The Magic Number for clinching a playoff berth has been sliced to two points, they hold a six-point edge for home-ice advantage in Round 1, and do you know what?
That with 10 games to go in the regular season, the Rangers just might be as good as their 46-20-6 record says they are. Might be as good as their record has said they’ve been pretty much all season. And that three-weeks plus away from the tournament, the Blueshirts are a legitimate threat to get out of the East.
This was an impressive one, Thursday’s 3-0 victory over the Penguins at the Garden that extended the Blueshirts’ lead to six points over the Pittsburgh team that is lurking as the likely opening-round opponent. The chippy way this one ended with enmity and an exchange of angry words spilling past the final buzzer could have been a setup for Game 1.
The Rangers will take this game every game once the tournament commences. The Penguins were playing without Sidney Crosby, unavailable with a non-COVID illness, but the result was tallied without an asterisk. The Blueshirts suppressed their opponents as they did for much of the four-game season series they took 3-1, winning the last three over the last 13 days by an aggregate score of 11-3.
And when they did break down, which was not at all often, Igor Shesterkin responded with a pristine effort in recording a 30-shot shutout. If the netminder was not necessarily called upon to be brilliant — there was a point-blank dandy stop on Jake Guentzel with just under three minutes to play in the second and the Blueshirts up by two — the fact that he didn’t allow a marginal one was noteworthy enough.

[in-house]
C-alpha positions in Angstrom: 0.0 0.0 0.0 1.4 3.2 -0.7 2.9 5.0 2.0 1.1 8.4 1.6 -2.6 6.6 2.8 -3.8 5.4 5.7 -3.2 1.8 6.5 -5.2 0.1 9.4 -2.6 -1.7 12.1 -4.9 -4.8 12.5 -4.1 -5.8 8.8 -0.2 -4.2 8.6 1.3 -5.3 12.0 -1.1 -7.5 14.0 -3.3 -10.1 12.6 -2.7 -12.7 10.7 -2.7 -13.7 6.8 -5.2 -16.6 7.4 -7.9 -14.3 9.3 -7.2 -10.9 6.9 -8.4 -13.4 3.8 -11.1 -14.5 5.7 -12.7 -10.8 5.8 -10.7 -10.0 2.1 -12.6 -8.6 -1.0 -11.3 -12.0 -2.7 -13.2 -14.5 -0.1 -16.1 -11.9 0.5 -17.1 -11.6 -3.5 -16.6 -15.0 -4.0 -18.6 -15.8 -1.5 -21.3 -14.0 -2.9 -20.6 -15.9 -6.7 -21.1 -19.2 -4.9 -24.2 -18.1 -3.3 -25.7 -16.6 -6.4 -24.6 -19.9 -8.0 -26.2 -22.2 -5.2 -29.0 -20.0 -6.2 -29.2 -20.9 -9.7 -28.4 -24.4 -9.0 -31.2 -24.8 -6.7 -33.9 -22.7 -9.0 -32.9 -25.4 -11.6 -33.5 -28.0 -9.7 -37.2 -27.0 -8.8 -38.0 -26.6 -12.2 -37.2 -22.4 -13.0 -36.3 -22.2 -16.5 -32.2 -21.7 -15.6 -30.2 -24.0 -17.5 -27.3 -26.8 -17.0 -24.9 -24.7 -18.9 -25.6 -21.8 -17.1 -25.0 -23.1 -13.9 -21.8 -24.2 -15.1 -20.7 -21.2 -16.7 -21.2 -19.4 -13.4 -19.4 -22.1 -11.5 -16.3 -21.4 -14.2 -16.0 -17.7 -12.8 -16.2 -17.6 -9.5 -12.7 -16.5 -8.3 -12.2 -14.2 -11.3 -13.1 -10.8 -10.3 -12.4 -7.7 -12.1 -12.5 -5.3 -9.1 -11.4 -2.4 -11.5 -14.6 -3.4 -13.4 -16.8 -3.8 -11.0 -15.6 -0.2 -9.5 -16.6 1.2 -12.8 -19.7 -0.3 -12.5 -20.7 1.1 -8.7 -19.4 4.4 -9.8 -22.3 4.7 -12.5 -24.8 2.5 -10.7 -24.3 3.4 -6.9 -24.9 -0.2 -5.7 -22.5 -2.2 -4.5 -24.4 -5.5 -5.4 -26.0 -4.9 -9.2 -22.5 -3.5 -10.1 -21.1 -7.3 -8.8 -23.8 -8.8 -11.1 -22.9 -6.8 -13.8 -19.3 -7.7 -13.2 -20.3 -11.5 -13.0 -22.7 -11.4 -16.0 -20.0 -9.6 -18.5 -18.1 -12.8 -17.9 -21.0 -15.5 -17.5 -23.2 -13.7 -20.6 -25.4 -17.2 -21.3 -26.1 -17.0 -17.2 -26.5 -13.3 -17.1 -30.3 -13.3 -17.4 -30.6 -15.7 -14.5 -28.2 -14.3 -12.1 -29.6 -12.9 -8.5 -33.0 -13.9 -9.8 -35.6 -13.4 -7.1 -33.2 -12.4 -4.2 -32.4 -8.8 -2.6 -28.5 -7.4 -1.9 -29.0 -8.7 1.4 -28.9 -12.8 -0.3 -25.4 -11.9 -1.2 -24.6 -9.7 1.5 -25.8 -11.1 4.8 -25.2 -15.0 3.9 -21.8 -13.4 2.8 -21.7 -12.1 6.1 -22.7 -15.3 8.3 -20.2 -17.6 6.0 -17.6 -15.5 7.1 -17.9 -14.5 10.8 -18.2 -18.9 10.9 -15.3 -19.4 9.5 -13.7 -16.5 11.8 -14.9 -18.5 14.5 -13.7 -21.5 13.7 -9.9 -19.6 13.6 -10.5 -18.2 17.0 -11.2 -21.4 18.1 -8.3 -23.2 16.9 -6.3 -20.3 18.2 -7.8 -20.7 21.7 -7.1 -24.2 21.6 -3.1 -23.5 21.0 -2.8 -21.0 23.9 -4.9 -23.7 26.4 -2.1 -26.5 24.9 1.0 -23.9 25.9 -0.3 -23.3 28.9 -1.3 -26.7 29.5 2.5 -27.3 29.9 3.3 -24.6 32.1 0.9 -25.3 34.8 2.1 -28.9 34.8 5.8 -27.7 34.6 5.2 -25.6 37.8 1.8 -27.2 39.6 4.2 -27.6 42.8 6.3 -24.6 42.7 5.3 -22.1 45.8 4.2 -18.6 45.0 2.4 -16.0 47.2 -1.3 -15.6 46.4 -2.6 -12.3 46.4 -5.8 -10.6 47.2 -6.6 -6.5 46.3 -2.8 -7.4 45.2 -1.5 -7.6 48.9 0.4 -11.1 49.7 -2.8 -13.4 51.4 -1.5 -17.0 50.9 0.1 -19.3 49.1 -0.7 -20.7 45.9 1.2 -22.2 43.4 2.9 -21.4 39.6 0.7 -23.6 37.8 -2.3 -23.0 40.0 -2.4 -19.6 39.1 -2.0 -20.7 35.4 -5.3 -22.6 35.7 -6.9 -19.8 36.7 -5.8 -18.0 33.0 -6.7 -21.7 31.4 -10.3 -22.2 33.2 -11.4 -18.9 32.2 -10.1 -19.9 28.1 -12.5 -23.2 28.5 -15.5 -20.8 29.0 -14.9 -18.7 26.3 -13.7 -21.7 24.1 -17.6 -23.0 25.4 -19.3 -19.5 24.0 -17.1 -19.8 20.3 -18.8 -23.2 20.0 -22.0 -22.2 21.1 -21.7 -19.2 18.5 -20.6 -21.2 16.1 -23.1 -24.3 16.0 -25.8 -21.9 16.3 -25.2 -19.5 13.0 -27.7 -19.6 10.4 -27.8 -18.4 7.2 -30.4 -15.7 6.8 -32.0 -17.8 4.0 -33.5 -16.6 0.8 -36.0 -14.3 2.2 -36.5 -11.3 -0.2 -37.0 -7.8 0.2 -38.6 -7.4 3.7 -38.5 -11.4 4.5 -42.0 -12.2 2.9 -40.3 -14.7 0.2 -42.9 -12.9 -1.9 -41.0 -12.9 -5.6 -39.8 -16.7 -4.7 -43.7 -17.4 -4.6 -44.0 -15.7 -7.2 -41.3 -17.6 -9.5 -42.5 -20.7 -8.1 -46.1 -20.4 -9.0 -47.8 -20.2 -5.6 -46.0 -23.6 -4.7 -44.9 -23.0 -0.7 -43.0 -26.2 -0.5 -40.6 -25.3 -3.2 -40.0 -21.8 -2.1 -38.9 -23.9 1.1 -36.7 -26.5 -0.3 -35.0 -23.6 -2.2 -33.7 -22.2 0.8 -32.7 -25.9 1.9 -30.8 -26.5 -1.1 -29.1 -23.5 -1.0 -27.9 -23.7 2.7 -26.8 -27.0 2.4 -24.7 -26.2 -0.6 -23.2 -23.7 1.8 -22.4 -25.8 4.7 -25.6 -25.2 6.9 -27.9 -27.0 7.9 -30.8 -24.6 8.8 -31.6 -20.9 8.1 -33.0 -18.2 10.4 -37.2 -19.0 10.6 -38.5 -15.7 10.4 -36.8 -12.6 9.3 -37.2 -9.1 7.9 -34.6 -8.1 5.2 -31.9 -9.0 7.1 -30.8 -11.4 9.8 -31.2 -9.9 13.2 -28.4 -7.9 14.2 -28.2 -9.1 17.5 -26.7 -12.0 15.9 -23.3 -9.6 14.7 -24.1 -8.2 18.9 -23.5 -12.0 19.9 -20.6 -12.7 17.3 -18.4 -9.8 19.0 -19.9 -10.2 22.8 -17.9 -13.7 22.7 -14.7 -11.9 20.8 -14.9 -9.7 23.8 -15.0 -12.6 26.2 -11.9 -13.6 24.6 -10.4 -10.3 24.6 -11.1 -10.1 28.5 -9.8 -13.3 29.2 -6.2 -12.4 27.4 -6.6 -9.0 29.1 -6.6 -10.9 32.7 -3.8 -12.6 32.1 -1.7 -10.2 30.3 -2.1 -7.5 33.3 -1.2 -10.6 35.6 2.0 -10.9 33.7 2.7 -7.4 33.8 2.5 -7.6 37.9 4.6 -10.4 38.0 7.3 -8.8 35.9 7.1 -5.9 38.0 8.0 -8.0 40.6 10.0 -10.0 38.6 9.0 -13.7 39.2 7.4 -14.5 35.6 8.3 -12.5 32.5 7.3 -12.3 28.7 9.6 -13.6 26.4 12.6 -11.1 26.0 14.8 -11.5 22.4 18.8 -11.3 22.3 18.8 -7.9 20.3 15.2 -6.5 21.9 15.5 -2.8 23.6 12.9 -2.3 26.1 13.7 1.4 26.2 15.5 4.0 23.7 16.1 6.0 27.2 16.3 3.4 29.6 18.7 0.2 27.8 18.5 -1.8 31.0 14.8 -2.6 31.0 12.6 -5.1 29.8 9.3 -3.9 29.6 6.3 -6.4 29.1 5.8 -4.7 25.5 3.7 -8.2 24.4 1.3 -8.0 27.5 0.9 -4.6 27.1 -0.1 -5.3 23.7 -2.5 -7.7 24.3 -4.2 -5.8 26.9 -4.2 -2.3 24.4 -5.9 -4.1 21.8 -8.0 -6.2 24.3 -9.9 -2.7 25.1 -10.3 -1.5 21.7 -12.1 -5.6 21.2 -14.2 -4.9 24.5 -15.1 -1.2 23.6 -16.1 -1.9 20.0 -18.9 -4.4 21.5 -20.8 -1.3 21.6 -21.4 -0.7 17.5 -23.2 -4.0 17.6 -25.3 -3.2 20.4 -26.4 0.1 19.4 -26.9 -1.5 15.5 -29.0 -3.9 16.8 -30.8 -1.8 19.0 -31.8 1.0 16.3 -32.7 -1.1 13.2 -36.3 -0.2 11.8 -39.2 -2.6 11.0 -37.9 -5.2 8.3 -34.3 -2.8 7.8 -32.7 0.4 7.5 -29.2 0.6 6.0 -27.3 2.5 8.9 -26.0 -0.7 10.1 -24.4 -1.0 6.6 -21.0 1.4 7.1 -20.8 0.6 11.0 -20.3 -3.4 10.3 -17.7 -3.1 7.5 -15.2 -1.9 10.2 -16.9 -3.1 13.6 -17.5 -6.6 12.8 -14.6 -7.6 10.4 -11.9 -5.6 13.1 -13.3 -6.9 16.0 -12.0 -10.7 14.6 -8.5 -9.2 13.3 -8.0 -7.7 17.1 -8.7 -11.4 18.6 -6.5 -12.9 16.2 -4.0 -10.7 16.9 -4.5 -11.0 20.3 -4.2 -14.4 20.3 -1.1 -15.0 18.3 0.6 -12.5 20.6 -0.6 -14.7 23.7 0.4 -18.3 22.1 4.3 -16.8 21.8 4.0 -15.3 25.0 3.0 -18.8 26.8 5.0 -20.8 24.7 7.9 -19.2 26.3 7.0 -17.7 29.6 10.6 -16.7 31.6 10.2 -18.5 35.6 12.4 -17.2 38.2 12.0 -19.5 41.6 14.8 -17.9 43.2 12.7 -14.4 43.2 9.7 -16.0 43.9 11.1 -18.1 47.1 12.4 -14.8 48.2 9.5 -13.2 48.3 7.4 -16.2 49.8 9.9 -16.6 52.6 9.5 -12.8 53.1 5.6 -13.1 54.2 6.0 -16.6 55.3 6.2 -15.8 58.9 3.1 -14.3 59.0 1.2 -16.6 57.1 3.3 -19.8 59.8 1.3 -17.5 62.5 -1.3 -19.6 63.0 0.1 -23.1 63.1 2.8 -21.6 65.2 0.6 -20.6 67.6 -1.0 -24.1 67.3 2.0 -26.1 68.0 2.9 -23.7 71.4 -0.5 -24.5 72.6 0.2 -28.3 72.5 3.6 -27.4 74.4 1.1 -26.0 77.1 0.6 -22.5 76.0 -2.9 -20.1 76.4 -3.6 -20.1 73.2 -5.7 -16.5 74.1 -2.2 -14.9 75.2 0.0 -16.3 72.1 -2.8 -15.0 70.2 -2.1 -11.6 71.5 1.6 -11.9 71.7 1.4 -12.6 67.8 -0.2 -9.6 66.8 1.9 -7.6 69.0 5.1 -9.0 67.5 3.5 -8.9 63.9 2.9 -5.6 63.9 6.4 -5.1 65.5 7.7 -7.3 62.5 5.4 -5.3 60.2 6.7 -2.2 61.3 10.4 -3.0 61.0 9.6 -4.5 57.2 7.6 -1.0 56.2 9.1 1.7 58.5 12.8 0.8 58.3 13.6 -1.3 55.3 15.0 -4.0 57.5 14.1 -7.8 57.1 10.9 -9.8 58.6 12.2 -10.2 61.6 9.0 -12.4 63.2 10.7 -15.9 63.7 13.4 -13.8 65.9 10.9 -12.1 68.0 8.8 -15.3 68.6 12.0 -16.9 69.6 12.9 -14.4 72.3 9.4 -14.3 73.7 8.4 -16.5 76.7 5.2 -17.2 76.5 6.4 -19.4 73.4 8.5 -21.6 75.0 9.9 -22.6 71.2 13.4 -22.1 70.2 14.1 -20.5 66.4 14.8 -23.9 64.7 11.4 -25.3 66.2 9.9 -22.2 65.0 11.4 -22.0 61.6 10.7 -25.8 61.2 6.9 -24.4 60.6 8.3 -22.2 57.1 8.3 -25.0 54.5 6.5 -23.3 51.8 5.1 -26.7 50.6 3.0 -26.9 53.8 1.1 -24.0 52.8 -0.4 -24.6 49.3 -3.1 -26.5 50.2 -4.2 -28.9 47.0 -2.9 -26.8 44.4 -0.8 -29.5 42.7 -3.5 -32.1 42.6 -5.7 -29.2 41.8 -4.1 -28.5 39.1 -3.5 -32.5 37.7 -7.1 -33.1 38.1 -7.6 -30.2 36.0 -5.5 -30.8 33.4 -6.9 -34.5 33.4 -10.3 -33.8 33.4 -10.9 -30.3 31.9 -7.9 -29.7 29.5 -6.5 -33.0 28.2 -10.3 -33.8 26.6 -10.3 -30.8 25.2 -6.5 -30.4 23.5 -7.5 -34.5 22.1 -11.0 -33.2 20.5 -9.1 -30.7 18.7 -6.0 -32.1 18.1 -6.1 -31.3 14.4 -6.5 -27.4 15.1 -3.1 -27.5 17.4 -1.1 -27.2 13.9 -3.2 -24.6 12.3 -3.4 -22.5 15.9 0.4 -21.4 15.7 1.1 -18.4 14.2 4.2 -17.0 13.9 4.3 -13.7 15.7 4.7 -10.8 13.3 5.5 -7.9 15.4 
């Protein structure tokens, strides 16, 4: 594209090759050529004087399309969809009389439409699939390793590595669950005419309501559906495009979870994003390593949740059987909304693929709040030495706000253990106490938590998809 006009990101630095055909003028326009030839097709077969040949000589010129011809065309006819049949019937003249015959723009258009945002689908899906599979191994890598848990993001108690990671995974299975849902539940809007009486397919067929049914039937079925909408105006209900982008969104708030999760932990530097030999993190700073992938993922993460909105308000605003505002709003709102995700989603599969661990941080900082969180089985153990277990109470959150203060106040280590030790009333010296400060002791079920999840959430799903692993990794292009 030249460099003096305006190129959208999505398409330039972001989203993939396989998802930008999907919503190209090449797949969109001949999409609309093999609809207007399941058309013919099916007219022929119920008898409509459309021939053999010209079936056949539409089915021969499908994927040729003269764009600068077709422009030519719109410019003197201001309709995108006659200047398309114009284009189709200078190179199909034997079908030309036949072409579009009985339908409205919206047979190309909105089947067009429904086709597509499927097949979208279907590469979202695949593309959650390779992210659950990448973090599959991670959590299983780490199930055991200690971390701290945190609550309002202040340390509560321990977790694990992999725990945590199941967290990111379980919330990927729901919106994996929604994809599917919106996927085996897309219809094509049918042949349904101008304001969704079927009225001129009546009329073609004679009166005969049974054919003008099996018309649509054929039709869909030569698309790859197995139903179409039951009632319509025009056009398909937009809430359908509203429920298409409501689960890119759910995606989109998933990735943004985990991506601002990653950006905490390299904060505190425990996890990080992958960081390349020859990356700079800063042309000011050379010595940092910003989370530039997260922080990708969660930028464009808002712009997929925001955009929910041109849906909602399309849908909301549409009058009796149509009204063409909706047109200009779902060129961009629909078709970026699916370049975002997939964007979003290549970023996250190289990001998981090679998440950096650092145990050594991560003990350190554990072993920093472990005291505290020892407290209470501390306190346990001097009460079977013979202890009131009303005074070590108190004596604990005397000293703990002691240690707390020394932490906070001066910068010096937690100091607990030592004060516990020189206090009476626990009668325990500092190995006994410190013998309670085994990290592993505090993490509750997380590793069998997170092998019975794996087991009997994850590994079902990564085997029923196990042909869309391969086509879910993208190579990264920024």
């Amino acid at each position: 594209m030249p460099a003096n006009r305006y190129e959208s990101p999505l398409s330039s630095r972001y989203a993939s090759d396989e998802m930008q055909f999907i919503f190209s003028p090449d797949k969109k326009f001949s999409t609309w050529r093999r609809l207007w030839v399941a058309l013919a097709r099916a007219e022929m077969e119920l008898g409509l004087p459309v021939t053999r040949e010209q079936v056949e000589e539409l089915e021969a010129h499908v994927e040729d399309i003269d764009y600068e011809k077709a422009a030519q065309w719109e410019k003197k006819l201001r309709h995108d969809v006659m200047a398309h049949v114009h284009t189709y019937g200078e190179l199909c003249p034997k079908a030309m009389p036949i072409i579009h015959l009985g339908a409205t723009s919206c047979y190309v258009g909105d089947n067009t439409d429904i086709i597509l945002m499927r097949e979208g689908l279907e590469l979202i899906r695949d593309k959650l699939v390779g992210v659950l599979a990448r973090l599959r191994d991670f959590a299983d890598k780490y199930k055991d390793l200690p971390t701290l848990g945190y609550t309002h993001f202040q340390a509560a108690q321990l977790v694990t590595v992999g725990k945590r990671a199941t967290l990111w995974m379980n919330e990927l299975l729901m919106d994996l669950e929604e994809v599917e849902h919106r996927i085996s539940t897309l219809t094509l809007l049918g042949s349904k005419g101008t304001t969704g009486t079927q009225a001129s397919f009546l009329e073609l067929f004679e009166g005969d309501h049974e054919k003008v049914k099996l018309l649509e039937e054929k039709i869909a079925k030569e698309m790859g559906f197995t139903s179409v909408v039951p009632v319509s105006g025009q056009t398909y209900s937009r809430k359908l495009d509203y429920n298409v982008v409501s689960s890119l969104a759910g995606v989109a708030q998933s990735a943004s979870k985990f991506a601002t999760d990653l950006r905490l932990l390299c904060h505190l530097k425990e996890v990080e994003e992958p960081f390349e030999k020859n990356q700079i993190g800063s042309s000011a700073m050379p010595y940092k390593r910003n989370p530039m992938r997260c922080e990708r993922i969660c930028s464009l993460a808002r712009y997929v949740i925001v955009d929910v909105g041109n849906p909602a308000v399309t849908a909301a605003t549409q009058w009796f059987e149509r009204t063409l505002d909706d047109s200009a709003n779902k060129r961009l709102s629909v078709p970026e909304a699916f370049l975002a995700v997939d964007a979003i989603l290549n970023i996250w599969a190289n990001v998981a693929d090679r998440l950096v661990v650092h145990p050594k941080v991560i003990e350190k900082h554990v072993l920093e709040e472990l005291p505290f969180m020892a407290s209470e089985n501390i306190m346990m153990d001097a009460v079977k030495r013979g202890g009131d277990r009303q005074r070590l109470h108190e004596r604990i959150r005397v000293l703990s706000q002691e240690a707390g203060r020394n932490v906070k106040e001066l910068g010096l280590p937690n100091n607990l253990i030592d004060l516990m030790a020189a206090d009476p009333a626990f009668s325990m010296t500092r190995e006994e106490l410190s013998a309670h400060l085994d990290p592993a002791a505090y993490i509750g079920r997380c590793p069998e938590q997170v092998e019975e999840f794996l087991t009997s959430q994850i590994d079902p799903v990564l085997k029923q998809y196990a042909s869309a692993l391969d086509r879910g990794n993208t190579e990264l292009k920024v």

“Obviously the last few games didn’t go as planned,” said Shesterkin, who’d allowed more questionable goals over the past few weeks than he did over the first few months. “I was really trying to get my grasp on the game. But we’ll keep moving forward from here.”
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As the playoffs approach, the Rangers have focused on playoff-style hockey. The 30 shots they allowed on Tuesday marked the most they have yielded over the past eight contests in which opponents have gotten an average of 23 shots per. The nine games prior to that, the Blueshirts had permitted an average of 33 per — 10 more a game.
If Shesterkin returned to form in this one, so did Adam Fox and his partner Ryan Lindgren. That nominal first pair has wobbled for a stretch. Since returning to play following the extended All-Star break, that pair had been on for 18 goals against at five-on-five while the K’Andre Miller-Jacob Trouba tandem had been on for 13.
Fox, in particular, seemed to be making the kinds of mental errors at both ends of the ice that the reigning Norris Trophy winner just never has made … until the last couple of months. Indeed, the Miller-Trouba pairing is now sharing time as the shutdown tandem.
But Fox was resolute in this one. So was Lindgren, with his pair essentially splitting time with Miller-Trouba in the matchup against the Guentzel-Evgeni Malkin-Bryan Rust unit. The Rangers came out ahead on the matchup that primarily had the Chris Kreider-Mika Zibanejad-Frank Vatrano unit working up front.
Vatrano got one off a backhand in front 24 seconds into the second period to open the scoring. Artemi Panarin, whose game the past week has caught up with escalating point totals, whipped a backhand past Tristan Jarry at 9:47 of the period for a 2-0 lead the Blueshirts maintained until Dryden Hunt sealed it with an empty-netter.
This was more entertaining than Tuesday’s 3-1 victory in New Jersey, but only by degrees. The Rangers seem quite content to stifle opponents rather than run-and-gun from the moment the puck is dropped. The Blueshirts might want to skill it up, but they’ve reared their game in a bit and have been more conservative and careful with the puck.
They’re playing the kind of style that is prone to be more beneficial in the playoffs. They are playing the kind of hockey that makes it possible to dream what should be an impossible dream.